The first Jabalia camp’s notable struggle against the occupation occurred right after the 1956 Israeli invasion of Gaza during the Suez Crisis. Israel took over the Gaza Strip and built a military base right at the heart of the Jabalia camp. The resistance started by peaceful marches against the occupation. The Israeli government had prohibited use of the Palestinian flag and singing the national anthem, but the residents of the camp held nothing back; they chanted anti-Israeli slogans and waved their Palestinian flags, while the military hopelessly attempted to chase them through the look-alike streets and narrow passages. In the early 1970s, taking note of how the residents used the camp’s urban arrangement to their advantage, the Israeli army started to evacuate certain houses and demolish them, in order to make space for bigger streets and to detach buildings from one another. But residents rioted against this practice, forcing the Israeli government to back down. In the early 1980s, however, it introduced a voluntary relocation plan: if residents of the Jabalia camp would give up their house or land, they would be compensated with a small payment and a parcel of land in Beit Lahia. The plan was partially successful, and some families decided to leave in order to escape the situation.
The camps used tactical moves against the occupation forces on a both popular and military level. Typically, Ramallah’s “Central Square” and Gaza City’s Unknown Soldier’s Square were the favorite places for launching movements against the occupation. However, those protests, usually led by public figures, never succeeded in attracting a vast part of the population. How did the poor residents of the refugee camp manage to succeed starting the Intifada? The Intifada started as a reaction to the killing of four Palestinian workers by an Israeli truck driver in Erez checkpoint. The workers were from Jabalia. The wife of one of the workers recounts: “At first they told me he only had a leg injury. But when I saw people gathering in front of our home, I knew he died” (felesteen.ps, 2010). This demonstrates how quickly the Jabalia refugee camp both communicates about and reacts to acts of Israeli aggression. The narrow streets and closely packed buildings allowed for news to spread quickly, in spite of the lack of telecommunication infrastructure in the camp at the time. Within minutes, the residents managed to organize a spontaneous gathering of as many as 4,000 people, which testifies to the strength of the community.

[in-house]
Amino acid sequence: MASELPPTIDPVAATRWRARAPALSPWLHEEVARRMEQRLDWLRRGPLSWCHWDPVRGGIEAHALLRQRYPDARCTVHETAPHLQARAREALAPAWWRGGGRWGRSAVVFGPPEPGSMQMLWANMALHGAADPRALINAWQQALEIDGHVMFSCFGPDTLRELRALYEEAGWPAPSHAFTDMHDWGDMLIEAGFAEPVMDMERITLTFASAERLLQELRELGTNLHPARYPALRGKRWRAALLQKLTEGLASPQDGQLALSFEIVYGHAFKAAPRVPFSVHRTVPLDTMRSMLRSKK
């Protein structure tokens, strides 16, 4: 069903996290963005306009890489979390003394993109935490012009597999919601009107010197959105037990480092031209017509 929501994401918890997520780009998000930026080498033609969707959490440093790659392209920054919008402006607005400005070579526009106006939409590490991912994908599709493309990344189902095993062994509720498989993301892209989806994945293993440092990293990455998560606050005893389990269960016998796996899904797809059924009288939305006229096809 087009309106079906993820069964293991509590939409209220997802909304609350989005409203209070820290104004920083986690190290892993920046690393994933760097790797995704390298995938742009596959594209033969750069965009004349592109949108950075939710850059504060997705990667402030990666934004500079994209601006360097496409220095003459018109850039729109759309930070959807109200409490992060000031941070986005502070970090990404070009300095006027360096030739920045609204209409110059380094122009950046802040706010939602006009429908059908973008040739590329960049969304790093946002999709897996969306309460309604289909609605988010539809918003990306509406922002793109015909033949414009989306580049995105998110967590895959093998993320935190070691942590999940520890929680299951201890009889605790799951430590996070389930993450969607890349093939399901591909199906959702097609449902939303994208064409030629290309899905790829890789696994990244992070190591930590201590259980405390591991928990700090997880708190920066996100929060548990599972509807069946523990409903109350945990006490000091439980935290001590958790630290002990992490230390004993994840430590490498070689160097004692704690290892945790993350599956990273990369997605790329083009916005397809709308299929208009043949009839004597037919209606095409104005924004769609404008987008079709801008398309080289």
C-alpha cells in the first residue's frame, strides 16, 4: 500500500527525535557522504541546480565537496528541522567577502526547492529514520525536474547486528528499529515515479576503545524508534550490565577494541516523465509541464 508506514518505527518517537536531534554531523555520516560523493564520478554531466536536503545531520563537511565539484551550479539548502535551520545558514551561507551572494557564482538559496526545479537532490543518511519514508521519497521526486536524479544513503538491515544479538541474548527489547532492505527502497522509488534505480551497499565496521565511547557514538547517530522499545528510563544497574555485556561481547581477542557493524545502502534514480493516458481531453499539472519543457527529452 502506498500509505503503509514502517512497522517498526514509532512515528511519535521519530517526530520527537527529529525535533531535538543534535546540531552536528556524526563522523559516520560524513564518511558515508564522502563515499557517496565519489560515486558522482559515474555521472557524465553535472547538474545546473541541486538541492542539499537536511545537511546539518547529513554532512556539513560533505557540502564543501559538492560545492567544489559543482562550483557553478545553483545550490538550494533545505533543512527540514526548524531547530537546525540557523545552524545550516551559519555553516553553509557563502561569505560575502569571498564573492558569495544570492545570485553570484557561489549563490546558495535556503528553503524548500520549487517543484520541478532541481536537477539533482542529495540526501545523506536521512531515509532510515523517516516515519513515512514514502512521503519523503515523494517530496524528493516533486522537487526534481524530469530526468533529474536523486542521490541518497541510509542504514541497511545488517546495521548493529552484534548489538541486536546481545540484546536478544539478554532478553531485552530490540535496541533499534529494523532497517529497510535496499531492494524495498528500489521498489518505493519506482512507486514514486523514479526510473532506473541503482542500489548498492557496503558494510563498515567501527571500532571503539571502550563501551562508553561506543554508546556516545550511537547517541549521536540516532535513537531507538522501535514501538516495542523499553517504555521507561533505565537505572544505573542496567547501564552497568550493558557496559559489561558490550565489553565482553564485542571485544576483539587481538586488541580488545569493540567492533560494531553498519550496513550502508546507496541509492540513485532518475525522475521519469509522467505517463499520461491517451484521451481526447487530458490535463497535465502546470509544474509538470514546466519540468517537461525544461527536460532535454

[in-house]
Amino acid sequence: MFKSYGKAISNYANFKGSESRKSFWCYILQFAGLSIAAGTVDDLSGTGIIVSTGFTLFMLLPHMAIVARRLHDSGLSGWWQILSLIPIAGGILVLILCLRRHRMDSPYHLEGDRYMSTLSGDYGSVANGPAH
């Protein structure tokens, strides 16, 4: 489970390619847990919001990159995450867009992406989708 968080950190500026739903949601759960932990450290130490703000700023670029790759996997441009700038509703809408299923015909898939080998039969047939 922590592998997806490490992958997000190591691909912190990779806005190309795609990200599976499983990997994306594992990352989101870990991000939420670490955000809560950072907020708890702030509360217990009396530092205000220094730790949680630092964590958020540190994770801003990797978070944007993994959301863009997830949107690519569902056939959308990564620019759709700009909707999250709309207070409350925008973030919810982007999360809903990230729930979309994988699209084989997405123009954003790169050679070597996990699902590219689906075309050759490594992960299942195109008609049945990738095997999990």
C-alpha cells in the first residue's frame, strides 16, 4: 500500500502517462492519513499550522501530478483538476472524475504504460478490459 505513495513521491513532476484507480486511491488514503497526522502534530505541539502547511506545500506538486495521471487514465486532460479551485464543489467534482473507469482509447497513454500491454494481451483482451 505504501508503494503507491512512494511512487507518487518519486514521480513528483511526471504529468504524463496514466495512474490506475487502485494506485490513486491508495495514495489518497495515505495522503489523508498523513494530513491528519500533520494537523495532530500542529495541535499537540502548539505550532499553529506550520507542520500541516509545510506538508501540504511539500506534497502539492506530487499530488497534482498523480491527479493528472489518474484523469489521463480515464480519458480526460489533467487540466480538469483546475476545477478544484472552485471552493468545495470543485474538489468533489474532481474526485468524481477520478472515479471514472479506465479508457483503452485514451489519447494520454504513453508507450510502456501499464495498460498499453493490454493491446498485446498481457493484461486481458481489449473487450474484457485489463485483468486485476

The Camp’s Geography Turned into a Weapon ///
The residents made the decision to start a battle, but how were they to do it? Residents developed many techniques to use the urban environment to their advantage. As mentioned above, there was an Israeli military base in the center of the camp, which became the main target of the outraged mob. Residents threw stones, molotov cocktails, and empty bottles. The Israelis had to learn the hard way not to chase them through the tiny streets — children would lure Israeli soldiers into tight quarters (the soldiers had been ordered by Prime Minister Yitzhak Rabin to literally break the hands of anyone who threw stones) and then once the soldiers were trapped, people on the tops of the surrounding buildings would assail them with stones and garbage. Another urban feature the residents adapted to their advantage, was the open sewers. They would fill bags with sewage waste and then throw them at the soldiers. The Israeli soldiers had a hard time fighting back. Where individual soldiers failed to chase the residents, so did their military vehicles, as they could not access the narrow streets.